Sunday, February 26, 2012

Do you need the best of the best?

I get so tired of everyone wanting/needing the best of everything. Who do they think they are, anyway? I do realize that having the best of something is a good feeling, but is having the absolute best always necessary? Not a bit. Not one damned bit. Let me try and pony up some examples for you.


All one has to do is peek at the ingredients list on both generic and name-brand medications to see that they are identical, folks. I cannot for the life of me understand why Tylenol would be any better than Walgreen's acetaminophen. Whether you pay big money or small money, the headache disappears. You don’t have to be an economics major to see that.

BMX Bikes

This one really gets to me. I never raced on the pro-circuit when I was a kid, but I know a few who did. Those kids needed better bikes than a Huffy, and I understood that. But my immediate circle of friends rode through the hills on dirt trails and did a lot of wheelies and low-level jumps. My Huffy survived over ten years of abuse, and I never once cracked anything. Why a seven-year-old kid would need a $300 BMX bike is beyond me. What does a kid like that weight, anyhow? Fifty pounds? Sixty-five pounds for the oddly big ones? Trust me, that kind of weight isn’t going to break any department store BMX bike. It just won’t.

Vehicle upgrades

Oh, this one is a biggie. I’m in a Jeep club, and trust me when I say that if you aren’t buying a lift from Rubicon Express, you are wasting your money according to 90% of the members in the club. That information is just simply 100% false. I don’t baby my Jeep Cherokee when I hit the trail. I’m rough on stuff, and I run my Jeep hard. The “cheap” Rusty’s 4.5” lift I put on in 2007 is still going strong today, and flexes like a sumbitch. In fact, I’ve pulled many an RE owner out of a good stuck. It’s all how ya drive, not what ya spend. That’s a fact.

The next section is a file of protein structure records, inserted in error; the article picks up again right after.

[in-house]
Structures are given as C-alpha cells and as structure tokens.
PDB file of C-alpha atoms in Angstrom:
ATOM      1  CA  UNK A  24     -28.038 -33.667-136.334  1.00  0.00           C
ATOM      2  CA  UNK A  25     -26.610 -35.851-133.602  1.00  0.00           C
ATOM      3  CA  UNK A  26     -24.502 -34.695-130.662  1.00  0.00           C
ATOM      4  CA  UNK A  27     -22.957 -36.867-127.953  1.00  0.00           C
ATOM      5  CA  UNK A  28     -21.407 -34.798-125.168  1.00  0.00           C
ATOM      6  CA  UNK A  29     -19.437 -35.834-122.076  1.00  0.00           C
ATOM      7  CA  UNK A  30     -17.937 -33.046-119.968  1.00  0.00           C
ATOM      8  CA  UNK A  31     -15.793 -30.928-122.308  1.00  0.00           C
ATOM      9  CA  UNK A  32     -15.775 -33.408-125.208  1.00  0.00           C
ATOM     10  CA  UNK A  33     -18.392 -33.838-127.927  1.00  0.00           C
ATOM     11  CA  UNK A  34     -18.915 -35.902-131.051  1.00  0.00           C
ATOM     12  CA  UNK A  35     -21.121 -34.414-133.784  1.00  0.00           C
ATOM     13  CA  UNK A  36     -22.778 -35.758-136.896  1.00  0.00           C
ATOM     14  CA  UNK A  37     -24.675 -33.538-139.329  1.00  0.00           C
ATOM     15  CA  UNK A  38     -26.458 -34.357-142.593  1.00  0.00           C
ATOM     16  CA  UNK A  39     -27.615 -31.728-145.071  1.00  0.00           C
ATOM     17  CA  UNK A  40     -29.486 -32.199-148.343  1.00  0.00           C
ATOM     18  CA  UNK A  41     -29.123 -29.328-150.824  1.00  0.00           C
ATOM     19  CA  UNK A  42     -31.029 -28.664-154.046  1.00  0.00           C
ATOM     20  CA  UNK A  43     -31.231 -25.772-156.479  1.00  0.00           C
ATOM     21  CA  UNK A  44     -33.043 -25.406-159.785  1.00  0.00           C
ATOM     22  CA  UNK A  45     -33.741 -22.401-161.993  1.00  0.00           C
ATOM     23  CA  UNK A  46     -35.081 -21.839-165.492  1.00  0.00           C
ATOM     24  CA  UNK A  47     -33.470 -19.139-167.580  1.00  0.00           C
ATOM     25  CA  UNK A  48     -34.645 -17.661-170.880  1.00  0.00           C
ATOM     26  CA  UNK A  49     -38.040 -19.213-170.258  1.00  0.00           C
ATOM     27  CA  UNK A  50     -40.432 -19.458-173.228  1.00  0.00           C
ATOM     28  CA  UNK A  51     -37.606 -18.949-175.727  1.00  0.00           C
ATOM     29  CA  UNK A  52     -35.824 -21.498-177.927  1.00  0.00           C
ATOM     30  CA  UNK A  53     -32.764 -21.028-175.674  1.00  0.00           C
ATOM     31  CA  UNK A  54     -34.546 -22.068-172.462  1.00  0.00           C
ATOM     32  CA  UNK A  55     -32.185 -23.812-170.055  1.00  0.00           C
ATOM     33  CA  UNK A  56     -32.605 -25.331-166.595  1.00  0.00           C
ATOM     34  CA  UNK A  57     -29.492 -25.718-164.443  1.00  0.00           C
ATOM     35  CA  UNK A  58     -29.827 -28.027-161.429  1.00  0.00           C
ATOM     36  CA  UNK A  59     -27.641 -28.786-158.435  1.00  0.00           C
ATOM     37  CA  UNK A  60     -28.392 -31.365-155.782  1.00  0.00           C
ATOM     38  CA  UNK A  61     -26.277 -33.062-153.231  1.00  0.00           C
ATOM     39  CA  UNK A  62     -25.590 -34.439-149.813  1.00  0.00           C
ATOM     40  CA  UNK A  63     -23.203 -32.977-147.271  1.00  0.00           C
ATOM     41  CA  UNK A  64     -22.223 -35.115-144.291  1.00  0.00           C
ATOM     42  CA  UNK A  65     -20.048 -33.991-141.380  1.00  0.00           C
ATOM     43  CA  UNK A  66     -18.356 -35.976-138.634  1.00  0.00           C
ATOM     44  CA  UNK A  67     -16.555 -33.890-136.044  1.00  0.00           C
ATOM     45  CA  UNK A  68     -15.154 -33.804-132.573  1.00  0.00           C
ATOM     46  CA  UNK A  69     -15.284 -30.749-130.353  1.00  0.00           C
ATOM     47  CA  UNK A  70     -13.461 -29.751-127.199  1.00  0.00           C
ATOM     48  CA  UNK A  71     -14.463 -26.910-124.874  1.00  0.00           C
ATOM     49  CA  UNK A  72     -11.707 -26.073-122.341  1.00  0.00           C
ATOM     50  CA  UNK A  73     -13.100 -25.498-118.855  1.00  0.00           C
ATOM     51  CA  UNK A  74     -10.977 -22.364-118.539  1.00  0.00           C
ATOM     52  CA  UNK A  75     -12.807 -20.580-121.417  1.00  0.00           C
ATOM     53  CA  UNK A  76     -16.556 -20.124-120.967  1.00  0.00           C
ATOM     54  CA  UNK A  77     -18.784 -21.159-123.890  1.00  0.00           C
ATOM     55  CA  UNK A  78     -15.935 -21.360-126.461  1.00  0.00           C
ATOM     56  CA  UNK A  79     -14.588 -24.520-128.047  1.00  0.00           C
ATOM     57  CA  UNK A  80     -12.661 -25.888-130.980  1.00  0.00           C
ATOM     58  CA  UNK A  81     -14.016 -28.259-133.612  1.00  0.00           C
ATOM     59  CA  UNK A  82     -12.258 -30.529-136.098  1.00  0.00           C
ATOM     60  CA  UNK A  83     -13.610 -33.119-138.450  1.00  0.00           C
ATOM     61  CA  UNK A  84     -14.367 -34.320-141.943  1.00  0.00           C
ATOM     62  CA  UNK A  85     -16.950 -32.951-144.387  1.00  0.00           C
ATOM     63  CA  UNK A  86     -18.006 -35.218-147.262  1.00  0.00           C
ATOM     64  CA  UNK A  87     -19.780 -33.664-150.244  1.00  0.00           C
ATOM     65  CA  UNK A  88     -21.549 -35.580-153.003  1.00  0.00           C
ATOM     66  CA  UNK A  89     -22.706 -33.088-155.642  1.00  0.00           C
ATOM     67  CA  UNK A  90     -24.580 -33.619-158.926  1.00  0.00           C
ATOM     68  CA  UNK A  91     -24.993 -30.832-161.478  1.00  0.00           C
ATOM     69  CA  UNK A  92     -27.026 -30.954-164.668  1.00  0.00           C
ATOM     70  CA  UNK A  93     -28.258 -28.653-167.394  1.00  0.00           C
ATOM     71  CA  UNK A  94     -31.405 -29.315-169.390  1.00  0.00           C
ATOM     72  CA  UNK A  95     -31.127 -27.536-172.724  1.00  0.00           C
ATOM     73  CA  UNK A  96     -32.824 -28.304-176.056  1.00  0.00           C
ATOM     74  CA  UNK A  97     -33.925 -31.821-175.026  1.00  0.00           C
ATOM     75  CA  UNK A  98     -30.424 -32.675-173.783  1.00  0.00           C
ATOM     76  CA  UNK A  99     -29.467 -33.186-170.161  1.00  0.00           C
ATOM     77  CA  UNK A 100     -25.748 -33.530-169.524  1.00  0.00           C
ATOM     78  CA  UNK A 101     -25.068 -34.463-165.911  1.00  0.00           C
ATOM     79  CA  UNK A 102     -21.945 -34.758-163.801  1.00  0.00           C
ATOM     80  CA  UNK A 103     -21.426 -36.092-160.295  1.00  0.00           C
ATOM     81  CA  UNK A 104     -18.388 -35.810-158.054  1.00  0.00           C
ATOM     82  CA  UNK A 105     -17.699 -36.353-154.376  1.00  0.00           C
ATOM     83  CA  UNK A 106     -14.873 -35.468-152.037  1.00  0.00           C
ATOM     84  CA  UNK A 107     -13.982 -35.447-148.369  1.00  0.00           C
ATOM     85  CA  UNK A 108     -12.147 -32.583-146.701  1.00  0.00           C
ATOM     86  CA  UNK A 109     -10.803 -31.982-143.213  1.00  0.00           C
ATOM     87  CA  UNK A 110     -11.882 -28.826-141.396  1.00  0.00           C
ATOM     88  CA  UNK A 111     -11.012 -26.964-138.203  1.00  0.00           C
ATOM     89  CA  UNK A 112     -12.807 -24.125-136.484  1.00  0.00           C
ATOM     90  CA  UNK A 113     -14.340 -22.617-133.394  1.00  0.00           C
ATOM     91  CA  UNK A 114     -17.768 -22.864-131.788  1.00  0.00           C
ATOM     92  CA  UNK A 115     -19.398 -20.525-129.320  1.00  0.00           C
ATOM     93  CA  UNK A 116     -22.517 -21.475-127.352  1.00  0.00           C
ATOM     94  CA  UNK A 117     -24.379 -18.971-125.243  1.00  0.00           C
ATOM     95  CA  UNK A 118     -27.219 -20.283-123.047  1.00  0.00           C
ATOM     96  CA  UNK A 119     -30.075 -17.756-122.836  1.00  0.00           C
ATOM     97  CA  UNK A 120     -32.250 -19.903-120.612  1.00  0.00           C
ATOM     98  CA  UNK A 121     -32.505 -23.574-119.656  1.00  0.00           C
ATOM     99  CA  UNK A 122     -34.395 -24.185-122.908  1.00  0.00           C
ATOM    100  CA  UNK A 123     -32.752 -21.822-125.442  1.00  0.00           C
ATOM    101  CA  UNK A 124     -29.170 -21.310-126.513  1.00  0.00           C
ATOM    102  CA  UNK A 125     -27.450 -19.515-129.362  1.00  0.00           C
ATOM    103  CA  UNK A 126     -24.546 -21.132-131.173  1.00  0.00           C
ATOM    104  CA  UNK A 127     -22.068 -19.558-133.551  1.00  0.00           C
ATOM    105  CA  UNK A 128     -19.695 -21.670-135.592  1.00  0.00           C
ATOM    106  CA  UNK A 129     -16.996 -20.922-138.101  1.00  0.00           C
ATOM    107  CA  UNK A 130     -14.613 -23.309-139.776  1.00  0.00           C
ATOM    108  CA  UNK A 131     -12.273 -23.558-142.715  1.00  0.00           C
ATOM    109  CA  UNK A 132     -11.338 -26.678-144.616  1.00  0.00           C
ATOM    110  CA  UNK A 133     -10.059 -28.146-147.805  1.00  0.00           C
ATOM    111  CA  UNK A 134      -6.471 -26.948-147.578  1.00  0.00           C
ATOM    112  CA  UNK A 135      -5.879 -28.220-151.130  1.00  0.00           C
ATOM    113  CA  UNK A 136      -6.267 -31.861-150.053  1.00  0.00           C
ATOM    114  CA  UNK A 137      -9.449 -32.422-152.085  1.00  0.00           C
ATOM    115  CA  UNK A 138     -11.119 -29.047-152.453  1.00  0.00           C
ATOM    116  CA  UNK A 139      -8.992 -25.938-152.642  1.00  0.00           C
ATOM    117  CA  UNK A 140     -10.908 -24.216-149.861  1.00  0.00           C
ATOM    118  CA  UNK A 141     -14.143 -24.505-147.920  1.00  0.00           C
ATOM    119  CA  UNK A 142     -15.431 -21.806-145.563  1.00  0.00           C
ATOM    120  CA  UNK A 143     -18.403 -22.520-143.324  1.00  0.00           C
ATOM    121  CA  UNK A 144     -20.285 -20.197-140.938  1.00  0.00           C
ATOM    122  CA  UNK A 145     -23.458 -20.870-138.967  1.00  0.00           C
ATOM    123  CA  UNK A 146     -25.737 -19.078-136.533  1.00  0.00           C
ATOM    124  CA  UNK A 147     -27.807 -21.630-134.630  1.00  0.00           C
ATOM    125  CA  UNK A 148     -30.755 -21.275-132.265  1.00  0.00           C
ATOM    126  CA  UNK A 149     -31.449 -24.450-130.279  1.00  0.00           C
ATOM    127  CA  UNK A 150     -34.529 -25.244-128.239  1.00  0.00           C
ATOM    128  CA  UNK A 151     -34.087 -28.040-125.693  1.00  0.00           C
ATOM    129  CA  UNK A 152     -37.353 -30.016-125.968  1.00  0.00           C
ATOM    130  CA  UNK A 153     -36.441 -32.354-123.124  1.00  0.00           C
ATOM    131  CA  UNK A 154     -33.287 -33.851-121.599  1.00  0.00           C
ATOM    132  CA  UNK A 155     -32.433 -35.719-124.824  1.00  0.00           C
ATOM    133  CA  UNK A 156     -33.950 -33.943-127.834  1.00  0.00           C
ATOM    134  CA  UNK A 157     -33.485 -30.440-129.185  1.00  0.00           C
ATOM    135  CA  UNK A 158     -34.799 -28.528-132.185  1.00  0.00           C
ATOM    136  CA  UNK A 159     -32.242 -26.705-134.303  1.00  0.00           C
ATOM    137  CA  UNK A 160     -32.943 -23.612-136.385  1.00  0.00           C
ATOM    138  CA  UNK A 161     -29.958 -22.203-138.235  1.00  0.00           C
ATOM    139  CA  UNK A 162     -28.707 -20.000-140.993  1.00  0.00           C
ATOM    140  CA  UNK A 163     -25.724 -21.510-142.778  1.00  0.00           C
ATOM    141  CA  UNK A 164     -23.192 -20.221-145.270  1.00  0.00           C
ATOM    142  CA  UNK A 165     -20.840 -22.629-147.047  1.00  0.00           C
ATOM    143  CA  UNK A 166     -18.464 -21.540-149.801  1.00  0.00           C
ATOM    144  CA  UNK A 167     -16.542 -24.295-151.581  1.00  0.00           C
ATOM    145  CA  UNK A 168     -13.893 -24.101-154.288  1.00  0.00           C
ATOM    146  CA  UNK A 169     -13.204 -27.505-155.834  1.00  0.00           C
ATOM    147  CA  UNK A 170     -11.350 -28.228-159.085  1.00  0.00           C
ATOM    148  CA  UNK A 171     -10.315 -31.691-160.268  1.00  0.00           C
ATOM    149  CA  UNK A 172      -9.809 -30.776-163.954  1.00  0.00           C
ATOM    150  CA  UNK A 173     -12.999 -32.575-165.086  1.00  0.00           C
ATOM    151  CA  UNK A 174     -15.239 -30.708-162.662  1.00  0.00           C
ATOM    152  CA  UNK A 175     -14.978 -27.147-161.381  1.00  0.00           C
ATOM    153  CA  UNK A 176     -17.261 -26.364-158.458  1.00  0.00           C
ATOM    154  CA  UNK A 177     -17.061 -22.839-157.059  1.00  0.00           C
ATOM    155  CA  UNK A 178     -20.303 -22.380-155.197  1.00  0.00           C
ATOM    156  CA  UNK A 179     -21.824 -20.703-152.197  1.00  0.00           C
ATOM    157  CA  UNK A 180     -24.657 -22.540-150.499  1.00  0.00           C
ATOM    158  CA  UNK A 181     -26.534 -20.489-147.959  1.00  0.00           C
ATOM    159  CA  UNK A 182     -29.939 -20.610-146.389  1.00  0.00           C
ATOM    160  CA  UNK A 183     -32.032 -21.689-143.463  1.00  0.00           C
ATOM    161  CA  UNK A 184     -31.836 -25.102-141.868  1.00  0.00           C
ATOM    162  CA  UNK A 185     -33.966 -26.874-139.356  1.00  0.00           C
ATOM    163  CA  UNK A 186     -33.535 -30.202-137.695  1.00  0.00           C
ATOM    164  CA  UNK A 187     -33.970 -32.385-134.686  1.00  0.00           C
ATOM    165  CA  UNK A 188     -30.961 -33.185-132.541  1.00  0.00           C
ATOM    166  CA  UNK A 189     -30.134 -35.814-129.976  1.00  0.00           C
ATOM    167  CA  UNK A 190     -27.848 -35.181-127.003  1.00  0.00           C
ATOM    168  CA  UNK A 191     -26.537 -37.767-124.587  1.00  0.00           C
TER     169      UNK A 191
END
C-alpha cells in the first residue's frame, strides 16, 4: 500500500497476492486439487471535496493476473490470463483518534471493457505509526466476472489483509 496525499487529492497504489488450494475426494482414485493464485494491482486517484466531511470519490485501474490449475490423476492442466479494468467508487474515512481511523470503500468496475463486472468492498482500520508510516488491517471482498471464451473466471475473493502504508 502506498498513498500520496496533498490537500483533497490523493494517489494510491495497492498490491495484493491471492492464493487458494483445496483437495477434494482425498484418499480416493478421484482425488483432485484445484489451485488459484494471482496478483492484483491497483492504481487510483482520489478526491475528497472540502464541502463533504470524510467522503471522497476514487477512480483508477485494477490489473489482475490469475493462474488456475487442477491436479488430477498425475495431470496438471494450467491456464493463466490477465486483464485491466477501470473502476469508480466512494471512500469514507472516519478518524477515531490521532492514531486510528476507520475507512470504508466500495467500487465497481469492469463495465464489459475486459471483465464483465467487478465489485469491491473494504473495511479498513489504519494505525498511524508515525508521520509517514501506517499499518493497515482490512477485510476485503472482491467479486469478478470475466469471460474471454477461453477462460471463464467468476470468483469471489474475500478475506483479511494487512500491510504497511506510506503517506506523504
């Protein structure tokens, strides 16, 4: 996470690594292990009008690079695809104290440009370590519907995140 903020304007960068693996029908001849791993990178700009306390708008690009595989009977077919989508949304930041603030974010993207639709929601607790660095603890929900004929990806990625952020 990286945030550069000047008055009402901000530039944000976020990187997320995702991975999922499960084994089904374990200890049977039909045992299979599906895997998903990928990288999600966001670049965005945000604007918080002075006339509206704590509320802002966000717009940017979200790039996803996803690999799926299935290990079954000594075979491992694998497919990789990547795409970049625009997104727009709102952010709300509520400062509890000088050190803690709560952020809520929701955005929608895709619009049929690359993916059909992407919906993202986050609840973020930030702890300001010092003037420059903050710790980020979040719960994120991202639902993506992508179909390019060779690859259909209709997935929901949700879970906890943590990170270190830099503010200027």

The newest thing

It’s like an epidemic, people wanting something just because it’s the latest edition. I’m a chess-engine fan, but I’m a fan for the right reasons. The engine that I mainly use to analyze games is rated at about 3,100 Elo (for you non-chess lovers, that’s extremely high. The best human plays at the 2800 level). Yet, engines are coming out that play at the 3,300 level, and folks go wild over them. Why? For what we need, 3,100 is just fine, friends. Unless you are looking to have a competitive engine (they do hold tournaments), there is no reason to spend your money on the latest and greatest.

The same goes for phones. I realize that iPhone 4 is newer than iPhone 3, but if iPhone 3 is working for you, why do you feel you *must* upgrade? It’s the same with computers, too; unless you are a hard-core gamer who really and truly needs the power, or maybe you somehow rely on your computer for a living, why do you need the newest, fastest thing on the market? The second you leave the computer store with your new laptop, it’s already outdated. Why worry about it? Enjoy it, use it, be impressed with it for what it is. Don’t let it eat at you that someone has something better; someone is always going to have something better. Live with it.

Items in general

If I tell a friend I got a nice new pocket knife, he’ll ask why it isn’t a Benchmade, Spyderco, or a Kershaw. Umm, how about because I actually use my knives and sometimes lose them? A good Gerber or Buck is fine with me; I don’t have to spend over $100 to get a quality knife.

If I show off a nice flashlight I recently purchased, I’ll be asked why I didn’t go with SureFire or some other tactical brand. Dude, relax. The one I got has five LED lights in it and has gotten me out of *plenty* of jams. I don’t need something that will light up the dark side of the moon, I need something that’ll help me see at night, and my $10 Eveready never, ever lets me down.

Or, maybe I show them my new Casio watch, and I get asked why I didn’t get a watch like theirs which weighs five pounds, is shock-resistant and can be submerged for ten miles before the face cracks. Also, it cost more than my grandparents’ first car.

Umm, do any scuba diving lately, Mr. Indestructible Timepiece? Taken any bullets you need to block with your wristwatch? C’mon, friends, it’s a watch. I got mine for $20 at the Walgreen's and it’s literally one of the best watches I’ve ever owned.

Well, you get the point. I could go on and on, here, but I guess I’ll stop because my keyboard is smoking. Folks, please, while the best is nice to have and sometimes even necessary, I’d be willing to bet you could get away with second or even third best and never know the damned difference in most cases.

Shop wisely. :)

Friday, February 17, 2012

Soldiers are just doing their jobs

Why is it that everyone feels the need to thank a soldier for his service, but nobody says thanks to a police officer? Just like the cop, a solider is doing the job he is getting paid to do. Only, when we are in trouble, we don’t call the Army, we call the police. We call the “local heroes”.